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Australian scientists believe they have invented a way to recycle all types of plastic
A pair of Australian scientists believe they have invented the technology that can recycle any type of plastic.
Len Humphreys and Sydney University professor Thomas Maschmeyer told the Australian Broadcasting Corporation on Tuesday that the patented device they developed can process plastics that currently cannot be recycled.
The so-called Catalytic Hydrothermal Reactor (Cat-HTR) has the ability to turn disposed plastic into fuel or remade new plastic through a process of chemical recycling that changes the plastics at a molecular level and then turns them back into oil, Humphreys told ABC.
"What we're doing is we're simply taking those materials and converting them back to the liquids and the chemicals they came from," he said, adding that the products can be transformed into bitumen, petrol or different kinds of plastic.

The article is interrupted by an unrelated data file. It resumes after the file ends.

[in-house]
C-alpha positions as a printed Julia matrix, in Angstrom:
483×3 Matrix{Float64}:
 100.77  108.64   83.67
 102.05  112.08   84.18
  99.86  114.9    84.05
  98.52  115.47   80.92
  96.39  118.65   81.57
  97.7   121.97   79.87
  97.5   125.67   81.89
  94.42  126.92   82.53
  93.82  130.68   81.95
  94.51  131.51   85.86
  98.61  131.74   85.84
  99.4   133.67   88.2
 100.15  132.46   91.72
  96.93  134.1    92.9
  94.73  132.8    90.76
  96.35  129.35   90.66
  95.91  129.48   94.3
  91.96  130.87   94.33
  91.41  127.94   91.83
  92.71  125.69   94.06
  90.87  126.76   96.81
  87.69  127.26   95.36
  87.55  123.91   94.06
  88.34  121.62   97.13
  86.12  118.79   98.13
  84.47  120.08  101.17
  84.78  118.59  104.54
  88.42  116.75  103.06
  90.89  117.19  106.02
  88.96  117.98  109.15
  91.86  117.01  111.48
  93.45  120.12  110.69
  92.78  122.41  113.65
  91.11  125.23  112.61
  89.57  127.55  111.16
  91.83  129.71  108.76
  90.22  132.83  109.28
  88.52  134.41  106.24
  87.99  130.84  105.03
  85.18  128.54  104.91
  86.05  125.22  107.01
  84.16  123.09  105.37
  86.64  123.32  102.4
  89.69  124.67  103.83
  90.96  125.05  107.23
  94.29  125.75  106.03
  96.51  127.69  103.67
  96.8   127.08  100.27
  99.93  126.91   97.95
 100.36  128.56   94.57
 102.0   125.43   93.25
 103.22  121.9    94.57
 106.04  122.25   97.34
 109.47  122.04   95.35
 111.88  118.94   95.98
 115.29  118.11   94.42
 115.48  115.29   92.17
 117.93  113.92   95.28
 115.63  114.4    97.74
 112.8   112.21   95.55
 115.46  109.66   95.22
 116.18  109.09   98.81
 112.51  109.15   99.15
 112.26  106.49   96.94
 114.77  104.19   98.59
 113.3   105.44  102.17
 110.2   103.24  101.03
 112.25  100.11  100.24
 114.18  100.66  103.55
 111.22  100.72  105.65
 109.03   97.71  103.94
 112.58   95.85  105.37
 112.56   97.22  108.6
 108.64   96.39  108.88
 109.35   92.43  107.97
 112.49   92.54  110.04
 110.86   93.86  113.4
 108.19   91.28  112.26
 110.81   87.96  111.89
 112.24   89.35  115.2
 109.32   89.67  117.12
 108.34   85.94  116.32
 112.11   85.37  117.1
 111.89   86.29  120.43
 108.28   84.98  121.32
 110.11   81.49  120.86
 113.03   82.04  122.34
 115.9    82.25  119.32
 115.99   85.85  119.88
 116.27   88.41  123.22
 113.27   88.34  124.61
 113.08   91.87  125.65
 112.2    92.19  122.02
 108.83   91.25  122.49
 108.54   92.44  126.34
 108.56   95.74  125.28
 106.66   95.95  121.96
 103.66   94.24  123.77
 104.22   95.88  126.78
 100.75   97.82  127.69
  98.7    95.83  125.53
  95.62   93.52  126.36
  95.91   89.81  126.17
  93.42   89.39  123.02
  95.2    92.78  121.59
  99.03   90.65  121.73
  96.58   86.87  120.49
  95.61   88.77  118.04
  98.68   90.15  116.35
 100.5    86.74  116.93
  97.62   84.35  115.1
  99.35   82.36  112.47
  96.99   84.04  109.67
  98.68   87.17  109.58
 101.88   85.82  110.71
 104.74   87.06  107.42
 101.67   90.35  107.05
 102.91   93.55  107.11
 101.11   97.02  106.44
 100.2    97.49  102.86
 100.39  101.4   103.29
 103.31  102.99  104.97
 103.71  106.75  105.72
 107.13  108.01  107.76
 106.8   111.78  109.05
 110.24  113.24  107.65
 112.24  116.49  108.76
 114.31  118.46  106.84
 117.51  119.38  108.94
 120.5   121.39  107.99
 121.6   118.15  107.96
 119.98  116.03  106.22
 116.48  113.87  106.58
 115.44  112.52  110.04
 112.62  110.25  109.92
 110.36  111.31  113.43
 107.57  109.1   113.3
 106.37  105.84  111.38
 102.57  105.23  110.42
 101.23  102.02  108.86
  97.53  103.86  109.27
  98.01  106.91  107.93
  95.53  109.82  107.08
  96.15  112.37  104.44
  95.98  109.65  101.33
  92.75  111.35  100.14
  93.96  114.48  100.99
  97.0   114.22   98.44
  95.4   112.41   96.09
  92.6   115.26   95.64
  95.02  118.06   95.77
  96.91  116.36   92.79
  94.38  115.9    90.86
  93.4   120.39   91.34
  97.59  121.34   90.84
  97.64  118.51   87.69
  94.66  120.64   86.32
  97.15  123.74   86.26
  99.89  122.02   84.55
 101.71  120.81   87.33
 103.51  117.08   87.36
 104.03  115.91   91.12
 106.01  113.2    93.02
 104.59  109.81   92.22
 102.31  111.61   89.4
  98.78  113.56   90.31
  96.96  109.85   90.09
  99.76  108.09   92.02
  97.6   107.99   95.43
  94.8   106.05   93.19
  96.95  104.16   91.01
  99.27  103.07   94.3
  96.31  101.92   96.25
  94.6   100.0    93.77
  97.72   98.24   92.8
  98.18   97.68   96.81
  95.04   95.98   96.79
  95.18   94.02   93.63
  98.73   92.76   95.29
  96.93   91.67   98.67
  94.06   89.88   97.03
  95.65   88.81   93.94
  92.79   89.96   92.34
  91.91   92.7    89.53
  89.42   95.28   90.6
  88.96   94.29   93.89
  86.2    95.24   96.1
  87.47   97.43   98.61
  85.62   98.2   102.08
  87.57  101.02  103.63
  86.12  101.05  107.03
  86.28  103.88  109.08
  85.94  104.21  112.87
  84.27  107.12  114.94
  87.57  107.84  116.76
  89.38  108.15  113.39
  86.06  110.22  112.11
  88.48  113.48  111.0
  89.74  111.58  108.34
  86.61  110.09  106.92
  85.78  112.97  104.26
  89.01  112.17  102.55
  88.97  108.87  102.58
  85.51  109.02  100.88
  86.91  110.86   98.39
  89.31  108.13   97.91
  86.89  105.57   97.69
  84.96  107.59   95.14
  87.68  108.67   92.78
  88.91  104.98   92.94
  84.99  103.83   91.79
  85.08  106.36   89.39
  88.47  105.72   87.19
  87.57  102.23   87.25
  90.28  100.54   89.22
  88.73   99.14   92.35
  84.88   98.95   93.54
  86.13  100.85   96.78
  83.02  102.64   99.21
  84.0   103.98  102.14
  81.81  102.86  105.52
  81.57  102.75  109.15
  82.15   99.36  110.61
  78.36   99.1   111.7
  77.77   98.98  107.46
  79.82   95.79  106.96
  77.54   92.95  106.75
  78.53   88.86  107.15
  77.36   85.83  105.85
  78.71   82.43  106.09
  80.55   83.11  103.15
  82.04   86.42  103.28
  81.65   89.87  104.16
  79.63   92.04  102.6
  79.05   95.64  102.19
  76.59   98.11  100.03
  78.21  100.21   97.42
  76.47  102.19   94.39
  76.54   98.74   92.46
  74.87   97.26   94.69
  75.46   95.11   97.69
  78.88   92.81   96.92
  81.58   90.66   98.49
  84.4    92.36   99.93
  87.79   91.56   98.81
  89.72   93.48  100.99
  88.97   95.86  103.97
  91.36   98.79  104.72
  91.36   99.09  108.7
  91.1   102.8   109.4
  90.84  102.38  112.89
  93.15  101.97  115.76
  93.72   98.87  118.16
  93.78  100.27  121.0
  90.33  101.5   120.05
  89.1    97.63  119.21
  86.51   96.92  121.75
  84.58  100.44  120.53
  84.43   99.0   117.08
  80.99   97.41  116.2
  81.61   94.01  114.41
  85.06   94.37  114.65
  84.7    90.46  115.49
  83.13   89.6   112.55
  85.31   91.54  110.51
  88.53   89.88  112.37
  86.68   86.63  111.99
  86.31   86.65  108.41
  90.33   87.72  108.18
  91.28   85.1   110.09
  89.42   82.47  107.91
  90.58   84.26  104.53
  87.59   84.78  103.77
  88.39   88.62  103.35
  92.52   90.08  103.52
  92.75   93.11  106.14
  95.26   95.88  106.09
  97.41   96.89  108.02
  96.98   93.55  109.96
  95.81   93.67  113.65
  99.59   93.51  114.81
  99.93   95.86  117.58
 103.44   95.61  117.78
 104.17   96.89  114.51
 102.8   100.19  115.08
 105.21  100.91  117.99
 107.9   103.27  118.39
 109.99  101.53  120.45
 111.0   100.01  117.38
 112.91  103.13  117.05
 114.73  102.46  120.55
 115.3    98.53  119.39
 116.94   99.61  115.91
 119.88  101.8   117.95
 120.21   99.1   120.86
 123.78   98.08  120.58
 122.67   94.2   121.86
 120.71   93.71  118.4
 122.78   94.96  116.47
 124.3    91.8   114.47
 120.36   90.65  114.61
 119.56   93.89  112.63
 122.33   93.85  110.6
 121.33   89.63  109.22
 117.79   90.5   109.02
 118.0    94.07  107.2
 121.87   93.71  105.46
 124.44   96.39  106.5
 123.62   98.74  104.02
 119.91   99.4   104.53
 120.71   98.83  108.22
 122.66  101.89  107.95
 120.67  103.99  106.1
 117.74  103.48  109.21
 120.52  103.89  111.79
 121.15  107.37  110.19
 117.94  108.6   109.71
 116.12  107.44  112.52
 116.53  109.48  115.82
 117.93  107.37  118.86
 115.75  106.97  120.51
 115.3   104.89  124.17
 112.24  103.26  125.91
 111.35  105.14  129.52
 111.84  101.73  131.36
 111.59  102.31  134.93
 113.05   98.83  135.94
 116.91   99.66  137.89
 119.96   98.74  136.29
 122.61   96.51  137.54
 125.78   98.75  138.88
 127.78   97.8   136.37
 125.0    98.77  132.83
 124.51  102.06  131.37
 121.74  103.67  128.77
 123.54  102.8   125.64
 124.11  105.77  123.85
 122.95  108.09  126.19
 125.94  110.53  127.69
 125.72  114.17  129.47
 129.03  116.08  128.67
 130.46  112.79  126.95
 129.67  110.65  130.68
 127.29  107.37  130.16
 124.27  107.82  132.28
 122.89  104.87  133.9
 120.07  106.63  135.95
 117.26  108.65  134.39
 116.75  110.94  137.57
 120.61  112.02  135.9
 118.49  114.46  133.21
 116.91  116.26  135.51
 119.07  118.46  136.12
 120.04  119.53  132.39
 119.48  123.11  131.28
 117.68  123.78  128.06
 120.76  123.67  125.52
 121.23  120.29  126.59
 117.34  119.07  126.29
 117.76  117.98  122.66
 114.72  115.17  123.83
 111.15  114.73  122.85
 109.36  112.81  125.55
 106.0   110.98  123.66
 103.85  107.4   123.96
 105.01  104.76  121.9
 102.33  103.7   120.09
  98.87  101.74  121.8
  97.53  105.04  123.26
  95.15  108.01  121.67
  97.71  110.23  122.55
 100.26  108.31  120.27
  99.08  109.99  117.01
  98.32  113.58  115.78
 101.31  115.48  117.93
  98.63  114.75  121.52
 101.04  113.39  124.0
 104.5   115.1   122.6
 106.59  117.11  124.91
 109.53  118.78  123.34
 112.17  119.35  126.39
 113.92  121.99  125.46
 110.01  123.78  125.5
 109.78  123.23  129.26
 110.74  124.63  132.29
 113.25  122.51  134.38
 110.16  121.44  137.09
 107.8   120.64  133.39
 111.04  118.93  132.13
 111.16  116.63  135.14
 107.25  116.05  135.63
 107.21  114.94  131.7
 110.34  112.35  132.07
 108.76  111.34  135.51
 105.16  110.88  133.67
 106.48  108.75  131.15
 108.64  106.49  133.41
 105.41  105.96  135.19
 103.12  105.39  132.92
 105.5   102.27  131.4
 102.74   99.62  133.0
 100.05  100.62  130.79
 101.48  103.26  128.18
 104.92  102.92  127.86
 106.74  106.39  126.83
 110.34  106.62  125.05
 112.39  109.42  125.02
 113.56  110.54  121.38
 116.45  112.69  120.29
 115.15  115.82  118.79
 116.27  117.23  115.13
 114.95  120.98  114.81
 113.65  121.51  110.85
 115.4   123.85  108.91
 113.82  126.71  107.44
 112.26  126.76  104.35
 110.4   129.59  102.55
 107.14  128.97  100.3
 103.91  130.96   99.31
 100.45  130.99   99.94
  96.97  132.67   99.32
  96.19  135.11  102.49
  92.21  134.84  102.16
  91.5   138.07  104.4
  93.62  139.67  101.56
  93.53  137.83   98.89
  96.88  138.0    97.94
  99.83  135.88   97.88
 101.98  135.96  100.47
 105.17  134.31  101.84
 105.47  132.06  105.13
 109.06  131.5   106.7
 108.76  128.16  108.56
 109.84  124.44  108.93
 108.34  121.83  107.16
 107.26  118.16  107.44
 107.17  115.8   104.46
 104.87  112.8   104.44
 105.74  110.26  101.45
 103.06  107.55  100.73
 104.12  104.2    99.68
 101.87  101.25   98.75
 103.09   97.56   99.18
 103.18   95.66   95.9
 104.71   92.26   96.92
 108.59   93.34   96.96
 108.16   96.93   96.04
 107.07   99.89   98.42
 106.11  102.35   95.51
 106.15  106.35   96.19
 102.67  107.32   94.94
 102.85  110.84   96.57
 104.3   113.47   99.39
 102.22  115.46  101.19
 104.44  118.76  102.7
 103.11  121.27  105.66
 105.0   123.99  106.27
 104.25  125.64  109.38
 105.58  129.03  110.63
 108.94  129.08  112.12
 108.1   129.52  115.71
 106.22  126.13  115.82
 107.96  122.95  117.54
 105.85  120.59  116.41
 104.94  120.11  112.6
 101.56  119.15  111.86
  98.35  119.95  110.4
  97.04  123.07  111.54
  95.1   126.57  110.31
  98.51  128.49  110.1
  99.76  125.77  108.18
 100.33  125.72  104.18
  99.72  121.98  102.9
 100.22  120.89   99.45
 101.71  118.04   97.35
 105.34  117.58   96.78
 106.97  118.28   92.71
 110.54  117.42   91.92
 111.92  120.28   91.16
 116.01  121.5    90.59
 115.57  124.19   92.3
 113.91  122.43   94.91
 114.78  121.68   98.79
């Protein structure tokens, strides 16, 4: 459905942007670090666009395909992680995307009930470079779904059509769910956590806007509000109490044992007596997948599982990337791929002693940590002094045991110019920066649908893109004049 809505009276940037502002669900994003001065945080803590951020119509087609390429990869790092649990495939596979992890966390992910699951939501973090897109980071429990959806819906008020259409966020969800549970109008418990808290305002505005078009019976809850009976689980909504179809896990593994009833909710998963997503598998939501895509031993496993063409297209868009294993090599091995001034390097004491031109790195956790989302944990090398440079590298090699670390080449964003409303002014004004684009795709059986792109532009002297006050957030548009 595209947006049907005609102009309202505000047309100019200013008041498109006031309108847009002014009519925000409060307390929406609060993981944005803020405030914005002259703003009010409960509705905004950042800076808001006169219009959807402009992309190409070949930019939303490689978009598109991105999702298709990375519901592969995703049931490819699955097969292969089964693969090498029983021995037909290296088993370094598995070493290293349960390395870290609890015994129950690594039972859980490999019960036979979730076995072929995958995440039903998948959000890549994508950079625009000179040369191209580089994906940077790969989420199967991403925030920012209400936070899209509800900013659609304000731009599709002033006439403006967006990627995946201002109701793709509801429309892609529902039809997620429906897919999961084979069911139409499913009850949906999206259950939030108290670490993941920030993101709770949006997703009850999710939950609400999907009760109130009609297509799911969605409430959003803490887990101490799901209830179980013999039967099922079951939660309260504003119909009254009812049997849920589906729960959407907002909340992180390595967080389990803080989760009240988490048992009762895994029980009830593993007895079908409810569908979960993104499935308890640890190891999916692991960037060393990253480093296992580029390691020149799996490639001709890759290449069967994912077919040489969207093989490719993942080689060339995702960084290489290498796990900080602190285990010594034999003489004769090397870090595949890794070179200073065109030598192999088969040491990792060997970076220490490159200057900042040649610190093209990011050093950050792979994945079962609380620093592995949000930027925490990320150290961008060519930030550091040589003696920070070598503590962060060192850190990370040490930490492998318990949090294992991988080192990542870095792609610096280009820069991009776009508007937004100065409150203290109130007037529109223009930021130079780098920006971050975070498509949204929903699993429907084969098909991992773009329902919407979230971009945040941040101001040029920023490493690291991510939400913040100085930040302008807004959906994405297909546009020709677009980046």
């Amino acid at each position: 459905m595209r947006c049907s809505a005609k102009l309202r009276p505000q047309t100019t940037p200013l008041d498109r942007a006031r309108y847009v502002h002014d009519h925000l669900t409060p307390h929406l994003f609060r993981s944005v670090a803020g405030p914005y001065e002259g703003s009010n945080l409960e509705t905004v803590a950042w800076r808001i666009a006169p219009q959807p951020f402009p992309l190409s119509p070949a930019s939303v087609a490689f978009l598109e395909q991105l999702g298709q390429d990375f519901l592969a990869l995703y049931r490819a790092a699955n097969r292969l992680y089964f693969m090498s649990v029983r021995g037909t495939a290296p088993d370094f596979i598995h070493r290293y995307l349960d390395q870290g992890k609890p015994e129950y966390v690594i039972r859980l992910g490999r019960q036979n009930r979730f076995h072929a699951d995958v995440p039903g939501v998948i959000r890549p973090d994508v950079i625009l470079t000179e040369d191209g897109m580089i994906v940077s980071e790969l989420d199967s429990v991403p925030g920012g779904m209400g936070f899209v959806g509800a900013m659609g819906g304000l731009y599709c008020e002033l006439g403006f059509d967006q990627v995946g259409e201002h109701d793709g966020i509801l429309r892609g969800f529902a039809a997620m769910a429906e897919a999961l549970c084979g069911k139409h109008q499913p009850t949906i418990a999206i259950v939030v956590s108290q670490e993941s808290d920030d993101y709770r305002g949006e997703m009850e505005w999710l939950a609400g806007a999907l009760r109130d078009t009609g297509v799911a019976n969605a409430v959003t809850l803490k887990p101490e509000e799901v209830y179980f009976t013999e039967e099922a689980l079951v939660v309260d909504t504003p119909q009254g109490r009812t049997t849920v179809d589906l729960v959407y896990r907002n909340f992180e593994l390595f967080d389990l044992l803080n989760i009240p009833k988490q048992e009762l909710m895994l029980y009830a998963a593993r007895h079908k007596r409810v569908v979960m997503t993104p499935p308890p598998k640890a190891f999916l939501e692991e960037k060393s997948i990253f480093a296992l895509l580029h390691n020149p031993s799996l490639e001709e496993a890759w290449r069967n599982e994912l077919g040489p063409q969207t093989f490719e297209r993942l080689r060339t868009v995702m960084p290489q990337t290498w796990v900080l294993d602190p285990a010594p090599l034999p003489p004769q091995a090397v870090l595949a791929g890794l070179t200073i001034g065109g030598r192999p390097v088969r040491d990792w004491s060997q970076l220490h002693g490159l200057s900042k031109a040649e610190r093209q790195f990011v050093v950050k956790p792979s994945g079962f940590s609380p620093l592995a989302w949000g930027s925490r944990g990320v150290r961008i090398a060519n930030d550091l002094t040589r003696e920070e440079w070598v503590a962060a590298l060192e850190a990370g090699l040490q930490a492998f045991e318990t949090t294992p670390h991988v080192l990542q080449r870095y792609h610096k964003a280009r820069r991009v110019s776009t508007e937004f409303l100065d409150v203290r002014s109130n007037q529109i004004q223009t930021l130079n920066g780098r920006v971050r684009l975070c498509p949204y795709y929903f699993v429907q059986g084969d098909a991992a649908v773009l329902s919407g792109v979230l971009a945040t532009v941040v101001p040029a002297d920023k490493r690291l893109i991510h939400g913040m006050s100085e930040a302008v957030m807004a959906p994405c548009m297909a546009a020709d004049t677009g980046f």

ABC noted that the process is distinct from physical recycling in that it does not require one to separate plastics according to type or color. The patented technology can also reportedly recycle everything from milk cartons to wetsuits.
The company Licella is preparing to push the technology into the market in the United Kingdom. Humphreys said the decision to open in the UK was because its environmental policies are more favorable than Australia's.
"They incentivize the market," Humphreys, Licella's co-founder and chief executive officer, said. "We don't do that here. We're not incentivizing the market here.."
The technology's emergence comes as Australia and countries around the globe grapple with ways to reduce waste. ABC noted that only 10 percent of the 3.5 tons of plastic thrown away each year is recycled.
For its part, Australia in 2018 cut down on its single-plastic bag use by about 80 percent in the span of three months after major supermarket chains enforced bans on them, according to the National Retail Association.